The fashion industry’s supply chain practices contribute to climate change and foster poor working conditions. But drastic European regulation is coming to change that — and American companies won’t be able to avoid the resulting changes.
In the U.S., recent years have seen the passing of the Uyghur Forced Labor Prevention Act, which bans products from the Xinjiang region of China, where China has been accused of detaining more than a million Uyghur people — and U.S. lawmakers have called into question whether brands such as Shein used forced Uyghur labor in their supply chains. In January 2022, the Garment Worker Protection Act came into effect in California, forbidding factories based in that state from paying their workers per piece and holding brands, even ones based outside the state, responsible for wage violations in the factories they source from.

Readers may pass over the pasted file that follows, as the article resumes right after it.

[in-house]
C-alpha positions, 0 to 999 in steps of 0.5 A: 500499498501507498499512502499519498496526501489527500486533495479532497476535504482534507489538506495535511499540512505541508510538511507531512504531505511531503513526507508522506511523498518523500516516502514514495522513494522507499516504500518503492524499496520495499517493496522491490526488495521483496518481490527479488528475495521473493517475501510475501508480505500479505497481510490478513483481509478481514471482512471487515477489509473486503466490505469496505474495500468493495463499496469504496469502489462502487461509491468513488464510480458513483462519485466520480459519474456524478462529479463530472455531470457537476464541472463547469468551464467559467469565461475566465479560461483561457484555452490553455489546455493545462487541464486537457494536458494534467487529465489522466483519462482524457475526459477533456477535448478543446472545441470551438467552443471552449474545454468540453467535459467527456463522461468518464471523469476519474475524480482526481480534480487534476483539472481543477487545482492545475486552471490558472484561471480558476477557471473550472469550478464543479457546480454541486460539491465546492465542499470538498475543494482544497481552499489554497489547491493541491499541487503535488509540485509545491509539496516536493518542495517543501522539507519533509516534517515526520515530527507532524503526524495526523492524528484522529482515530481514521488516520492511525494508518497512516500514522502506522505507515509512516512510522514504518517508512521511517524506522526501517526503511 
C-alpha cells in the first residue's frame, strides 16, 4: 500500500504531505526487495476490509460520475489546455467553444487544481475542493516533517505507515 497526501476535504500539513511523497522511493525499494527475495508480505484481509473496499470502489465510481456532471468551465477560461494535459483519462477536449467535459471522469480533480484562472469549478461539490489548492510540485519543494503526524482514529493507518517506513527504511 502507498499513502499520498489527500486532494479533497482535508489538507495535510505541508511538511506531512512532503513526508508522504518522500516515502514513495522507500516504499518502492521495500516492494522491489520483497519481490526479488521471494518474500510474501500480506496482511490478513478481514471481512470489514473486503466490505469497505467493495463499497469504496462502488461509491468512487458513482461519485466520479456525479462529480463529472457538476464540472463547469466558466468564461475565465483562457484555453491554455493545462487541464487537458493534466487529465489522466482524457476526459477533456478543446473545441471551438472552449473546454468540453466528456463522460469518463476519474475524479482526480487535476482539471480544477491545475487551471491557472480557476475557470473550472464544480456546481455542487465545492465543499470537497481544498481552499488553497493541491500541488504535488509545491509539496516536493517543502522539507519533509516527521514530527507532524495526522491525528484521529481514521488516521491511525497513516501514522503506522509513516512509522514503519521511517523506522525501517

But such regulations are about to become much tougher. As early as January 2024, a series of European Union regulations will demand concrete changes to company supply chains, impacting American fashion brands with sizable markets in the region. U.S. regulation could be moving in the same direction: a proposed New York bill is targeting climate and labor issues in fashion brands with similar tactics.
Such regulations are not a fleeting trend, said Maxine Bédat, director of the New York-based nonprofit New Standard Institute.
“It’s going to happen,” she said. “You can take a leadership position and get ahead of it, and you’re ultimately going to be in the right, not just the right place morally but from the market as well.”
She encourages companies to “dive in.”
Making murky supply chains transparent